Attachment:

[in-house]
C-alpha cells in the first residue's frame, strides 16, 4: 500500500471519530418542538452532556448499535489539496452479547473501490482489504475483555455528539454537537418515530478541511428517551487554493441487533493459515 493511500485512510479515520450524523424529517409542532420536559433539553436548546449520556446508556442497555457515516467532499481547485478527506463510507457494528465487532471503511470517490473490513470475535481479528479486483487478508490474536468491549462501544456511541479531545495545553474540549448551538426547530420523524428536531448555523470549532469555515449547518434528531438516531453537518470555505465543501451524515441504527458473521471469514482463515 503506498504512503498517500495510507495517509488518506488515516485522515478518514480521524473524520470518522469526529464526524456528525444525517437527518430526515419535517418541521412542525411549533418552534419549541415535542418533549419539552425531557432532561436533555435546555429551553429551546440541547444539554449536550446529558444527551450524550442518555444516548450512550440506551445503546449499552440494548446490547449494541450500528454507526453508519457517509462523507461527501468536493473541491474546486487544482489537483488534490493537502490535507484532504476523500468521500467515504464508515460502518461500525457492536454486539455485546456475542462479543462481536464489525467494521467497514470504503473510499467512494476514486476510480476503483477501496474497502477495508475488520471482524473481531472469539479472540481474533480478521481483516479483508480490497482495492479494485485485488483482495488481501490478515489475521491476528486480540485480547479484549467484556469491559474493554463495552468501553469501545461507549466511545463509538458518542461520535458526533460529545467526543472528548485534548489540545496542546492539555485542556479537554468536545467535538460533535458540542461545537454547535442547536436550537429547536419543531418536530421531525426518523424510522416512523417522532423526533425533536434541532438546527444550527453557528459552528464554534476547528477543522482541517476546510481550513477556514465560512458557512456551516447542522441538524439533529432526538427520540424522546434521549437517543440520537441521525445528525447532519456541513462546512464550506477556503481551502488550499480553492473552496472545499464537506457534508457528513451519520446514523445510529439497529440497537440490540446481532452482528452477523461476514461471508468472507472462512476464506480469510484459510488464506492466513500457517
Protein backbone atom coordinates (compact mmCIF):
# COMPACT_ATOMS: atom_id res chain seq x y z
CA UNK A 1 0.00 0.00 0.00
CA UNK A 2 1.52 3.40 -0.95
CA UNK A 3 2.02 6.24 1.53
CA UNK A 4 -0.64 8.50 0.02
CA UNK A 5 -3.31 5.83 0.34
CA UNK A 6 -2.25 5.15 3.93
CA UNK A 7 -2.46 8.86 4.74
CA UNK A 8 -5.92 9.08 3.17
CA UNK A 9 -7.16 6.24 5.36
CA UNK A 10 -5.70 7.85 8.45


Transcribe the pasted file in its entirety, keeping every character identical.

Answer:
[in-house]
C-alpha cells in the first residue's frame, strides 16, 4: 500500500471519530418542538452532556448499535489539496452479547473501490482489504475483555455528539454537537418515530478541511428517551487554493441487533493459515 493511500485512510479515520450524523424529517409542532420536559433539553436548546449520556446508556442497555457515516467532499481547485478527506463510507457494528465487532471503511470517490473490513470475535481479528479486483487478508490474536468491549462501544456511541479531545495545553474540549448551538426547530420523524428536531448555523470549532469555515449547518434528531438516531453537518470555505465543501451524515441504527458473521471469514482463515 503506498504512503498517500495510507495517509488518506488515516485522515478518514480521524473524520470518522469526529464526524456528525444525517437527518430526515419535517418541521412542525411549533418552534419549541415535542418533549419539552425531557432532561436533555435546555429551553429551546440541547444539554449536550446529558444527551450524550442518555444516548450512550440506551445503546449499552440494548446490547449494541450500528454507526453508519457517509462523507461527501468536493473541491474546486487544482489537483488534490493537502490535507484532504476523500468521500467515504464508515460502518461500525457492536454486539455485546456475542462479543462481536464489525467494521467497514470504503473510499467512494476514486476510480476503483477501496474497502477495508475488520471482524473481531472469539479472540481474533480478521481483516479483508480490497482495492479494485485485488483482495488481501490478515489475521491476528486480540485480547479484549467484556469491559474493554463495552468501553469501545461507549466511545463509538458518542461520535458526533460529545467526543472528548485534548489540545496542546492539555485542556479537554468536545467535538460533535458540542461545537454547535442547536436550537429547536419543531418536530421531525426518523424510522416512523417522532423526533425533536434541532438546527444550527453557528459552528464554534476547528477543522482541517476546510481550513477556514465560512458557512456551516447542522441538524439533529432526538427520540424522546434521549437517543440520537441521525445528525447532519456541513462546512464550506477556503481551502488550499480553492473552496472545499464537506457534508457528513451519520446514523445510529439497529440497537440490540446481532452482528452477523461476514461471508468472507472462512476464506480469510484459510488464506492466513500457517
Protein backbone atom coordinates (compact mmCIF):
# COMPACT_ATOMS: atom_id res chain seq x y z
CA UNK A 1 0.00 0.00 0.00
CA UNK A 2 1.52 3.40 -0.95
CA UNK A 3 2.02 6.24 1.53
CA UNK A 4 -0.64 8.50 0.02
CA UNK A 5 -3.31 5.83 0.34
CA UNK A 6 -2.25 5.15 3.93
CA UNK A 7 -2.46 8.86 4.74
CA UNK A 8 -5.92 9.08 3.17
CA UNK A 9 -7.16 6.24 5.36
CA UNK A 10 -5.70 7.85 8.45